In 1915, a German submarine sank the British passenger ship Lusitania  without warning, drowning over a thousand people, including 114 Americans. President Wilson warned Germany that Americans must be safe on the sea, and at last Germany promised not to sink unresisting liners unless safety was provided for neutral people. The next year, two more American lives were lost when the Sussex  was sunk. Wilson again protested and Germany again promised to protect human life.

In 1916, Wilson was reelected President. One of the campaign slogans was "He kept us out of war." Wilson indeed suggested that the warring nations should make peace, but this suggestion was not accepted.

When, in January, 1917, the German government announced a policy of unrestricted submarine warfare, granting us the right to send to England only one especially marked ship a week, our patience was exhausted. Wilson recalled our ambassador from Berlin, and war was declared on April 6. Many American men immediately volunteered for service. It was soon decided, however, to use the draft system, whereby all men between certain ages, with the exception of the exempt groups, could be compelled to serve. The men who were chosen for service were sent to military training camps.

To provide money for carrying on the war, a series of government bonds, known as Liberty Bonds and Victory Bonds were sold to the people. In this way those who could not fight could lend money to the government for a certain number of years, receiving in return about the same interest as that paid by savings banks. Many patriotic people made great sacrifices in order to purchase bonds. Even those people who could not buy bonds, could help the Food Control Board save the provisions that were needed for our soldiers and the Allies. During the war we had "heatless" and "meatless" days in every week. A "daylight saving" plan was also put into effect. Women and children learned to knit warm garments, to make hospital supplies, and to contribute generously to the Red Cross, the K.C., the Y.M.C.A., and the Salvation Army, all of which did a very wonderful work in caring for our soldiers and their families.

[Illustration] from Story of the Great Republic by Helene Guerber


Although the Germans were sure that we could not get our men over in time to help the Allies, troops were hurried to Europe, and by July 4, 1918, there were over a million American soldiers in France, and by the end of the war there were nearly two million.

General Pershing, commander in chief of our expeditionary forces, on arriving in France, officially visited Lafayette's grave, laid a wreath on it, and said, "Lafayette, we are here." By this he meant that the Americans were eager to repay to France their debt of gratitude for what Lafayette had done for them during the Revolutionary War.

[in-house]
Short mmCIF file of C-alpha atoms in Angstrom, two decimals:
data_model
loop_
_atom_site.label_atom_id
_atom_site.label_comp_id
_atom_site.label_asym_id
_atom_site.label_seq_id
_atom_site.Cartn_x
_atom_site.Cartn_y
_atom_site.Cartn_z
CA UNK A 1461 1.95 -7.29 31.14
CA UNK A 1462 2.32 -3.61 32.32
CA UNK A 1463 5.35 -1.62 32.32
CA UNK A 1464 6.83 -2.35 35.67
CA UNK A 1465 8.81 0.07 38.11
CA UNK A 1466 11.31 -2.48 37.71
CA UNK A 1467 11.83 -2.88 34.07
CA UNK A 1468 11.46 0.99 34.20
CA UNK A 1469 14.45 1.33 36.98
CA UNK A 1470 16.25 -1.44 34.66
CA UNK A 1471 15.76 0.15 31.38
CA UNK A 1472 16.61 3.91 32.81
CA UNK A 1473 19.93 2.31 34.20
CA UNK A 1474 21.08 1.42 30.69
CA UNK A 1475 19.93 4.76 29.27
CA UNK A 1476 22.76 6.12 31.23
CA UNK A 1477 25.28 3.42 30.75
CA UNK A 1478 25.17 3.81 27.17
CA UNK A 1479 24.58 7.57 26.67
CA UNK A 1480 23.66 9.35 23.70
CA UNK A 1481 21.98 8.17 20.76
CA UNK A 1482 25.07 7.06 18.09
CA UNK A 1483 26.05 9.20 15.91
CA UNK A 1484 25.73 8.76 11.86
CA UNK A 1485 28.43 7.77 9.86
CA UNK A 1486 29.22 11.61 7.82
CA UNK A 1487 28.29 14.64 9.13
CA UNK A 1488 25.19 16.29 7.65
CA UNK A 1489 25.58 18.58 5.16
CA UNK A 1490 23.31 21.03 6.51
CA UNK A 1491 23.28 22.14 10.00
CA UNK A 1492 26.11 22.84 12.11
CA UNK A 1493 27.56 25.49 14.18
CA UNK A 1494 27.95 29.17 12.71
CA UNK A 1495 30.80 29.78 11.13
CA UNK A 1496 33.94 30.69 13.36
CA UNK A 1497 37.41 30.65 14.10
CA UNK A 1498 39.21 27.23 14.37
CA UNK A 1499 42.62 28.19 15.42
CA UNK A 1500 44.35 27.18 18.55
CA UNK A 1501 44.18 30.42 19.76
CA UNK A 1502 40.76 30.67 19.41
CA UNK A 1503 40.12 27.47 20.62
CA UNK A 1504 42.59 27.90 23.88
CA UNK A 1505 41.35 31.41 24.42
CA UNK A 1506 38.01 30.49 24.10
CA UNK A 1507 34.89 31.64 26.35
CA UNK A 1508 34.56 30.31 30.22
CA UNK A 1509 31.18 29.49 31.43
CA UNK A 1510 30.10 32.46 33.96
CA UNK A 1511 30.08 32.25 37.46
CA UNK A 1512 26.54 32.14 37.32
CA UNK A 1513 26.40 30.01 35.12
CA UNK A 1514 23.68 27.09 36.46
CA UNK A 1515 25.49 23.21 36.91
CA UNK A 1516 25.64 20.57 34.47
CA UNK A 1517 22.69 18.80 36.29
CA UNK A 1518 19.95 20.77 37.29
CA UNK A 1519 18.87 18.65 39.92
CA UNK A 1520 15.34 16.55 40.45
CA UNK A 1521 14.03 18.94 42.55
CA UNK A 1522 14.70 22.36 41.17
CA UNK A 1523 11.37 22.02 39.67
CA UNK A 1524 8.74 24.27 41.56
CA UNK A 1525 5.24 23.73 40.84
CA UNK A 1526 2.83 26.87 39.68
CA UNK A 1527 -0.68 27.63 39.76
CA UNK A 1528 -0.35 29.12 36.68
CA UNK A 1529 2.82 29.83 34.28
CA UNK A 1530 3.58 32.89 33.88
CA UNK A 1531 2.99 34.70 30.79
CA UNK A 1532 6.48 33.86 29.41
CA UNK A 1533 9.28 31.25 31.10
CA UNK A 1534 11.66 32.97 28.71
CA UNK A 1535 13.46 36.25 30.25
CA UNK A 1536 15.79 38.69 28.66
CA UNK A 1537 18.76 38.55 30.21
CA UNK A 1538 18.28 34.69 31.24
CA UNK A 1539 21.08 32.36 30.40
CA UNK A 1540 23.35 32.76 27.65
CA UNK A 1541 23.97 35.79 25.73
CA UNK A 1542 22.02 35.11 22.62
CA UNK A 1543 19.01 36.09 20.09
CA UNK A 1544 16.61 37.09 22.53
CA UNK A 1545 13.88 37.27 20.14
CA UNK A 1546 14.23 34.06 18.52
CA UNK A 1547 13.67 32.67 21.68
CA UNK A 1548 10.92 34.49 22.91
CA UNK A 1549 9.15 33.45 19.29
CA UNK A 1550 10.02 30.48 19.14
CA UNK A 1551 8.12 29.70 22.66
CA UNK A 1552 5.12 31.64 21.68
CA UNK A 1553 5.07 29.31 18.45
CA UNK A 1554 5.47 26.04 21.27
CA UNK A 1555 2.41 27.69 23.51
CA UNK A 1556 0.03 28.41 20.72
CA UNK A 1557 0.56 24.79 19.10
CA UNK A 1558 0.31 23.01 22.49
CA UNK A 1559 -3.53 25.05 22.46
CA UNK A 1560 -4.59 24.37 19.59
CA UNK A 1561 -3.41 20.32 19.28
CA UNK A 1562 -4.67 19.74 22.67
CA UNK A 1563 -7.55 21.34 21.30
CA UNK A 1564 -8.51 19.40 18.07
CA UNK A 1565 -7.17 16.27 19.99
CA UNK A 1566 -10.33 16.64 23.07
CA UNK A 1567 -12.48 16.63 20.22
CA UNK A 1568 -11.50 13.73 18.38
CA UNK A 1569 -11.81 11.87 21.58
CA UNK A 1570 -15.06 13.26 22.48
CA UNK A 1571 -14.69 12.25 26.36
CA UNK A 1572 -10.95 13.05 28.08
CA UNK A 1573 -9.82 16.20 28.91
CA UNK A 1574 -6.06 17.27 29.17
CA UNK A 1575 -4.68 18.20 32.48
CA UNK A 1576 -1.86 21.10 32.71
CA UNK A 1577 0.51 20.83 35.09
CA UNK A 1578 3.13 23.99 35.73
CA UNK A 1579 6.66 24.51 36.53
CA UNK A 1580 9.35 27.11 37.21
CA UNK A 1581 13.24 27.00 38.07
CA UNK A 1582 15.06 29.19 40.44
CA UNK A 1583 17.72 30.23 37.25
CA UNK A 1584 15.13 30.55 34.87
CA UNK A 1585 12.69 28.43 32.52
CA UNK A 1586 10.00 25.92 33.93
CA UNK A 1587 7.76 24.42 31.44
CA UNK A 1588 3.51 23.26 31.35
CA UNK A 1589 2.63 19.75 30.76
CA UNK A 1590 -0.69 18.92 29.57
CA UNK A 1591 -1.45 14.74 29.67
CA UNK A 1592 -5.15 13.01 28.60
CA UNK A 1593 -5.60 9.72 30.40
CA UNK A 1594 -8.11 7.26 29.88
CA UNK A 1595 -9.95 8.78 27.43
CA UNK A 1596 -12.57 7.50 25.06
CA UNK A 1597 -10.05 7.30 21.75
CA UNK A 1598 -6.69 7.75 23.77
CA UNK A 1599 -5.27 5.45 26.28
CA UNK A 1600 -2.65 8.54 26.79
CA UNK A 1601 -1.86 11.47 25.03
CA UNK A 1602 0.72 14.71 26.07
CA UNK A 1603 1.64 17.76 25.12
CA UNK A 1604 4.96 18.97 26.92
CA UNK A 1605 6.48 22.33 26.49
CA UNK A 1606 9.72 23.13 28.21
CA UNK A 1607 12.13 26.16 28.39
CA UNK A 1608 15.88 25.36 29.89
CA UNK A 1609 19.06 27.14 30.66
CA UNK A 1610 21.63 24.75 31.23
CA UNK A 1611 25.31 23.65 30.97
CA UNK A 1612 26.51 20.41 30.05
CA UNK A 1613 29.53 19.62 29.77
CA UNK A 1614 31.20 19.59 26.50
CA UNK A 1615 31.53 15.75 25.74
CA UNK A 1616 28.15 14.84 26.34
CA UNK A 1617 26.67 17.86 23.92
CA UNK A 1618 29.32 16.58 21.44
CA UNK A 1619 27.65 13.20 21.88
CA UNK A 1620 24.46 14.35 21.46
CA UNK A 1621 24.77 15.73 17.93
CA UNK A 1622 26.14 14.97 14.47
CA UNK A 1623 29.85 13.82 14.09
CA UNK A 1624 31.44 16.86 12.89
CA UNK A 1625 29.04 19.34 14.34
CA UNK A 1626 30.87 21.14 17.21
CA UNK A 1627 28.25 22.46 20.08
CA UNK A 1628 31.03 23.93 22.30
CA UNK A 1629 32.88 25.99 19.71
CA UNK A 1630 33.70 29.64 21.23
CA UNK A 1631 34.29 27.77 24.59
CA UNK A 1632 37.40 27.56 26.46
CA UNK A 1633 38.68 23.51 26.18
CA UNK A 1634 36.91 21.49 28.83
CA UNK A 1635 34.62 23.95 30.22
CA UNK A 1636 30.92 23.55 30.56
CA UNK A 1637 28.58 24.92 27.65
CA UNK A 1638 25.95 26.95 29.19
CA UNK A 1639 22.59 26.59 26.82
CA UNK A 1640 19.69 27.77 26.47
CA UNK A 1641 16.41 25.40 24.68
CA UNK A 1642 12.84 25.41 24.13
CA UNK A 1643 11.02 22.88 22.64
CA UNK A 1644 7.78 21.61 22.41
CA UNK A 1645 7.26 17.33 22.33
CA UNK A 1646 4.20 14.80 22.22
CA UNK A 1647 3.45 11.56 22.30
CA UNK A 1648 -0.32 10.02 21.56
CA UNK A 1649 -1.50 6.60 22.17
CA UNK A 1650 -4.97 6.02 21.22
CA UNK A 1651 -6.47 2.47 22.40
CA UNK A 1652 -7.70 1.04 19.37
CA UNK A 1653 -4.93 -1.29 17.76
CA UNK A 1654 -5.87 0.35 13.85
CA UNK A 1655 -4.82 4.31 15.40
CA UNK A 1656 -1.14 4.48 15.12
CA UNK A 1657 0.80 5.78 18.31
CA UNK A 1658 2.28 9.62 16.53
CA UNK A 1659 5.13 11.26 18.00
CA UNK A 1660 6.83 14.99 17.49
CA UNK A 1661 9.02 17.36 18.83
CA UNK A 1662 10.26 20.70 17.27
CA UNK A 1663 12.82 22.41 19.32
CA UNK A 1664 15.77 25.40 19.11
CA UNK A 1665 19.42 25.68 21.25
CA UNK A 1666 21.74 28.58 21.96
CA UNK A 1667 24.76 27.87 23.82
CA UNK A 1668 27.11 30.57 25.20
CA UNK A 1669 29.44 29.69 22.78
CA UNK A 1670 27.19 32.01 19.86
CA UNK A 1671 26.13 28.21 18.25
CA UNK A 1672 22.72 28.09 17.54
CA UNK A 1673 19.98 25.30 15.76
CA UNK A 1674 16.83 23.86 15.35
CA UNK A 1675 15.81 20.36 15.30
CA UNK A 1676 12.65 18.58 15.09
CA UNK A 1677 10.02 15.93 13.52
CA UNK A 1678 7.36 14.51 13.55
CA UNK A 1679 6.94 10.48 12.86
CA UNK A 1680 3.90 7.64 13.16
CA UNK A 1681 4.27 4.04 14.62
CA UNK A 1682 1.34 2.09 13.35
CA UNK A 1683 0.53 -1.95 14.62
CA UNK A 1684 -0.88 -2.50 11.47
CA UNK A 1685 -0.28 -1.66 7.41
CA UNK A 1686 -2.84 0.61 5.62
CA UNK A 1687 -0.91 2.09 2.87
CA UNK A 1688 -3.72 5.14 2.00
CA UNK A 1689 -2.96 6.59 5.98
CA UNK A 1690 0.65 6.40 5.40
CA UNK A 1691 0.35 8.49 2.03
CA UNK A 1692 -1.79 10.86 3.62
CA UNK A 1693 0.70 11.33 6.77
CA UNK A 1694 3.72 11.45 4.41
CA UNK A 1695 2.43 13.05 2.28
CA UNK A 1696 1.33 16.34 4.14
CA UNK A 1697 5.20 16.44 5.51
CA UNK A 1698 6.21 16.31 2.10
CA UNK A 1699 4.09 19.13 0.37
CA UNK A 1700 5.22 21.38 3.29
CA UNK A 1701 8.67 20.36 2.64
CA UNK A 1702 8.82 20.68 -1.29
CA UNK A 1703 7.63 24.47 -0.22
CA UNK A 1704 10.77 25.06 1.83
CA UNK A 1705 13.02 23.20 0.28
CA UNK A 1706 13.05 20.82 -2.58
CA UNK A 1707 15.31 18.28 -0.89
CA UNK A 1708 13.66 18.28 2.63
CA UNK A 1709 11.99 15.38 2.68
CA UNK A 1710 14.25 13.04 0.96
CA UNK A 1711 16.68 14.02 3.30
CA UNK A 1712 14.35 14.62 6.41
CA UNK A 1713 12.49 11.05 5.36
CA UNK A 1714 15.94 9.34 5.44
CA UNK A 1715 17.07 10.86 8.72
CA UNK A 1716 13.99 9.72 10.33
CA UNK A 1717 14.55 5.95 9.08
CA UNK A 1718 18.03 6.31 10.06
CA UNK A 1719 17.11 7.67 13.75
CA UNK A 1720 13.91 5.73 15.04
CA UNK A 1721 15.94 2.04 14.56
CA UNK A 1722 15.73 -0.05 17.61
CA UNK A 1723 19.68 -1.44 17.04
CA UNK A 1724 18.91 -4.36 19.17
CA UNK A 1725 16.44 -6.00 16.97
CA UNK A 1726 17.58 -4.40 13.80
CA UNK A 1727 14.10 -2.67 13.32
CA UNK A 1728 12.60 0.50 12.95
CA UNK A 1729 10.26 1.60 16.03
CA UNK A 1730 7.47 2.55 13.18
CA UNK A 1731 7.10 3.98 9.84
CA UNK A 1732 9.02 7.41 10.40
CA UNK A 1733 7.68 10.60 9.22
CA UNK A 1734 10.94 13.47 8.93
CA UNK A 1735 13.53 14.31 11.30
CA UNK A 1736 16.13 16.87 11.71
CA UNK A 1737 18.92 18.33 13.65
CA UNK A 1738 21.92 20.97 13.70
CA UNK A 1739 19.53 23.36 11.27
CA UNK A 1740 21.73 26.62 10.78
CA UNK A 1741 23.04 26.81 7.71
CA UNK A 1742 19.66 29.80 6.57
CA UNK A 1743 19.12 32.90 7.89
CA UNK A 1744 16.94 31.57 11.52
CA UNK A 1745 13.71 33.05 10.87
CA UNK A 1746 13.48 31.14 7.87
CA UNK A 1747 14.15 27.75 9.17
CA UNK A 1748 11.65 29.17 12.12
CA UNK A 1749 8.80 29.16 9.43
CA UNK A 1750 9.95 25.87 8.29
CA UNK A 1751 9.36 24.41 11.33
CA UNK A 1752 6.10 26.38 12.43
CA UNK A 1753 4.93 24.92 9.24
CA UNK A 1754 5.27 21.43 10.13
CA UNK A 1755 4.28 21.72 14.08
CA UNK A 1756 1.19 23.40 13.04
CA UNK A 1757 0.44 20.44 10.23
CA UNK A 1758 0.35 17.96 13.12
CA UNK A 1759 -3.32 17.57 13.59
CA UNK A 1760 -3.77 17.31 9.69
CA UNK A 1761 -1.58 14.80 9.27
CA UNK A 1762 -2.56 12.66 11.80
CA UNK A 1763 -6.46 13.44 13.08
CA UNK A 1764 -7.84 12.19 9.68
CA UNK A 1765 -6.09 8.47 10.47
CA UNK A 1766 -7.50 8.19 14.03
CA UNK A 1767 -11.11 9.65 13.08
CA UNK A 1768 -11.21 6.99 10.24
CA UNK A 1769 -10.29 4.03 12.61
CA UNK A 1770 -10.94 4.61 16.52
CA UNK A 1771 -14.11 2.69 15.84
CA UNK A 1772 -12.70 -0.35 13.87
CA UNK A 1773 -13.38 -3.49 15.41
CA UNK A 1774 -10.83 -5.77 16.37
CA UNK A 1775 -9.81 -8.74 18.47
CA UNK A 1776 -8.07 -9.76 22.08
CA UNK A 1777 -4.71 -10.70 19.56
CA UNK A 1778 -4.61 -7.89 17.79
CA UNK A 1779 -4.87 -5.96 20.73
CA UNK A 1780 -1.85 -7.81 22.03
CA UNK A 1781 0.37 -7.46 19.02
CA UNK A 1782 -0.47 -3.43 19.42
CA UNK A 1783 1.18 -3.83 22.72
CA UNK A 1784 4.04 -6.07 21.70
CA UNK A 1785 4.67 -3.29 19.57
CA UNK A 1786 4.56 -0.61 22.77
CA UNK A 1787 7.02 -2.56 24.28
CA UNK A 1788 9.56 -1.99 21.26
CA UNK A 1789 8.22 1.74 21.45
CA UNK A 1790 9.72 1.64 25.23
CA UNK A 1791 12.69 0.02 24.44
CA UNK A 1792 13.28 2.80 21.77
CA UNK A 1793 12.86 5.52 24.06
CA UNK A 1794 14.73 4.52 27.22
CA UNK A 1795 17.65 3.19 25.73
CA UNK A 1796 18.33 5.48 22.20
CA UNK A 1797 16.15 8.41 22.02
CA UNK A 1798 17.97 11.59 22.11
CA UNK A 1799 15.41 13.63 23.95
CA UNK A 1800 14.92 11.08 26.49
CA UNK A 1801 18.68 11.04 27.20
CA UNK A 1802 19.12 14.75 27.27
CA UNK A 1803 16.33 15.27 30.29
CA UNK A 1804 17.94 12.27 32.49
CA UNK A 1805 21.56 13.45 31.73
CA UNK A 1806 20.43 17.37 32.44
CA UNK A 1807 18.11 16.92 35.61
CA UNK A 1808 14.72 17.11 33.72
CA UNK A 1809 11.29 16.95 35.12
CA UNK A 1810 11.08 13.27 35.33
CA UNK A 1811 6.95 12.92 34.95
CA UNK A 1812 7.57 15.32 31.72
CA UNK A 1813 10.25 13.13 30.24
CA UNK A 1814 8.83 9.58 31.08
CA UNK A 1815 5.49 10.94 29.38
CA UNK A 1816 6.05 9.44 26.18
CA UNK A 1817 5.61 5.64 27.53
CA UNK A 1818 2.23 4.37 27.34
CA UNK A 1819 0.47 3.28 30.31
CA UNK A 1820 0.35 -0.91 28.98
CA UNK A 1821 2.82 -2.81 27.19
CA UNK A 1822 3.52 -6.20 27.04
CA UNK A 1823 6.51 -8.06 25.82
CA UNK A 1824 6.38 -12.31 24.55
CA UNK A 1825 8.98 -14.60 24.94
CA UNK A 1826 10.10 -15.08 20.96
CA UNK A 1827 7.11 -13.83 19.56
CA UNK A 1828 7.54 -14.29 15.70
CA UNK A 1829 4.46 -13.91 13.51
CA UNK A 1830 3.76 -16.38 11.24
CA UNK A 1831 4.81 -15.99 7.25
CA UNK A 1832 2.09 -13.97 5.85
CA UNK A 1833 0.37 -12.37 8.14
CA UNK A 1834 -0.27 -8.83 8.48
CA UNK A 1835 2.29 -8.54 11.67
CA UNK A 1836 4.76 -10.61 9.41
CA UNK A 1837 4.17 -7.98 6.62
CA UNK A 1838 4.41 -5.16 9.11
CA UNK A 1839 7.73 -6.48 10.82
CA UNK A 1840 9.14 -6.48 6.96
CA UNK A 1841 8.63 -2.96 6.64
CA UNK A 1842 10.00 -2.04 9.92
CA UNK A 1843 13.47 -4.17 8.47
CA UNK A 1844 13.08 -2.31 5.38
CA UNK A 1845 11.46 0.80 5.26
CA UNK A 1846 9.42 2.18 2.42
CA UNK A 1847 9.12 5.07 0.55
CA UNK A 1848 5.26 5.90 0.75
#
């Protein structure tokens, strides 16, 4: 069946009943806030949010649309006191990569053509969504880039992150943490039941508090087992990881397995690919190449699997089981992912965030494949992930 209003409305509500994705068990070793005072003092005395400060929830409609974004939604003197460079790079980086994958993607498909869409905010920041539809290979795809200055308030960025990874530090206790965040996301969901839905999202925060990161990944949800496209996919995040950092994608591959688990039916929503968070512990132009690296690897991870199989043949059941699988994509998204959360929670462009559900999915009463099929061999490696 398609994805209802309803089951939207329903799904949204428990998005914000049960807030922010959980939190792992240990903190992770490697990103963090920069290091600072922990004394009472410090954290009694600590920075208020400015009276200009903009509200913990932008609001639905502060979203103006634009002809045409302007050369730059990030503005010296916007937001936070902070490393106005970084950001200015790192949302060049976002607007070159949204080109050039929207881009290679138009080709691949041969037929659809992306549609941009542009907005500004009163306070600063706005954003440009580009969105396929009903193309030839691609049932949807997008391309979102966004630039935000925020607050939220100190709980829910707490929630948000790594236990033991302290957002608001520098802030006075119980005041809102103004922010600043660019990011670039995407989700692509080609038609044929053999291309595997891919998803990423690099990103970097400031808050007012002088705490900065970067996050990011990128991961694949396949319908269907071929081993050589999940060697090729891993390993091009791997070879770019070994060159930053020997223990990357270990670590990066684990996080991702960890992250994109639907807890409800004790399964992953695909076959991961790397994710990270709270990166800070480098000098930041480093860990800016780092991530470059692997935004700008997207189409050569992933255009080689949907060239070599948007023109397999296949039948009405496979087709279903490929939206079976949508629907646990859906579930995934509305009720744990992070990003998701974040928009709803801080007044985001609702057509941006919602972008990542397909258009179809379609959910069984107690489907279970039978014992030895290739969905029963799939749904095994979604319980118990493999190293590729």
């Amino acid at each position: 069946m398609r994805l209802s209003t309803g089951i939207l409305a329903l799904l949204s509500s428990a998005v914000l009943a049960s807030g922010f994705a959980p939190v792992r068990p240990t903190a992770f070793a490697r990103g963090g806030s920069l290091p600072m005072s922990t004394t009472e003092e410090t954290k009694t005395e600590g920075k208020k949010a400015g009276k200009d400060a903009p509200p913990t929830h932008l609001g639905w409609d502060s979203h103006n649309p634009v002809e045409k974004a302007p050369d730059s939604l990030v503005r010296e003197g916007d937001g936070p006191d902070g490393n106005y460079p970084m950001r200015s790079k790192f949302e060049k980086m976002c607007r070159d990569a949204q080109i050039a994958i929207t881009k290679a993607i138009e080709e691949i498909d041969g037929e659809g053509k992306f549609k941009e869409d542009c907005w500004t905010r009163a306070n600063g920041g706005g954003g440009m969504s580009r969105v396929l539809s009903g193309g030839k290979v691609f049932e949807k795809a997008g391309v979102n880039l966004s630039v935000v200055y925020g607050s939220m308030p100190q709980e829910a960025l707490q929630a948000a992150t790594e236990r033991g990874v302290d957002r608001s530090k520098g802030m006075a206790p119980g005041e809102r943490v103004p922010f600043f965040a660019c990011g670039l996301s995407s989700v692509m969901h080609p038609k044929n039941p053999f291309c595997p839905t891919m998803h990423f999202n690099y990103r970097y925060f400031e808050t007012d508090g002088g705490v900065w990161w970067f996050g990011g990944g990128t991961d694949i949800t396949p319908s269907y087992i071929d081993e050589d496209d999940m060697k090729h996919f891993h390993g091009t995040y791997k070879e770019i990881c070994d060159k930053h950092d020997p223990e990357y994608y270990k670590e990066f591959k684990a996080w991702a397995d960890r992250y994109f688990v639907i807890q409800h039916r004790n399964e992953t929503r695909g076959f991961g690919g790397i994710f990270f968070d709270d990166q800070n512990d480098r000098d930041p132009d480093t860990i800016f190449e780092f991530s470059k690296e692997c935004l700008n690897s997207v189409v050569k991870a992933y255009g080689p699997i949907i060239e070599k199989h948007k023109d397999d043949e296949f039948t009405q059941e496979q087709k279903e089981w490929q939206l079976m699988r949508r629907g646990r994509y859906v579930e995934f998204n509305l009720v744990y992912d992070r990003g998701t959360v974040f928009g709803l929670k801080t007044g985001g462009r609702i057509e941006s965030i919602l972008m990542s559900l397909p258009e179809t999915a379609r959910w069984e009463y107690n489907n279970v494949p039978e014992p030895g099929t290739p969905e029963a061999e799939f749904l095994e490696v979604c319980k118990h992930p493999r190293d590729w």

In the spring of 1918 when the Germans started their last great drive toward Paris, American soldiers and marines helped stop the advance by brave fighting at Chateau-Thierry and Belleau Wood. Up to this time the Americans had been fighting as a part of the French or British forces. Now a separate force, called the American First Army, drove the Germans from St. Mihiel and captured nearly 16,000 prisoners. The Meuse-Argonne offensive, which was fought chiefly by the American armies, lasted forty-seven days, finally ending in a victory that helped cause the defeat of the Germans and the end of the war. In these battles, as well as in the other fighting in which they took part, American soldiers gave up their lives to "make the world safe for democracy." After our troops were shipped home, they founded The American Legion, a society similar to the G.A.R. of the Civil War veterans.

[Illustration] from Story of the Great Republic by Helene Guerber


Bulgaria, Turkey, and Austria were defeated and compelled to surrender, in the autumn of 1918. The armistice with Germany was signed November 1918. In January, 1919, delegates of the Allies met in a peace conference at Paris. Although it is not customary for the President to leave American soil while he is in office, Wilson went to France to represent us at the conference and arrange for a League of Nations which he hoped would prevent further warfare. The Peace Conference drew up the treaty of Versailles, the first part of which is the Covenant of the League of Nations. This treaty, ending the war, was accepted by Germany and the Allies. Most of the countries of the world joined the League, but when Wilson presented the Versailles Treaty to our Senate, so many senators objected to the League that the treaty was not ratified by the United States.

In 1919, Roosevelt died from the infection left in his system by a fever that he had contracted during an exploration trip in South America. He was greatly mourned by his many admirers, and his grave at Oyster Bay, Long Island, is visited yearly by hundreds of people.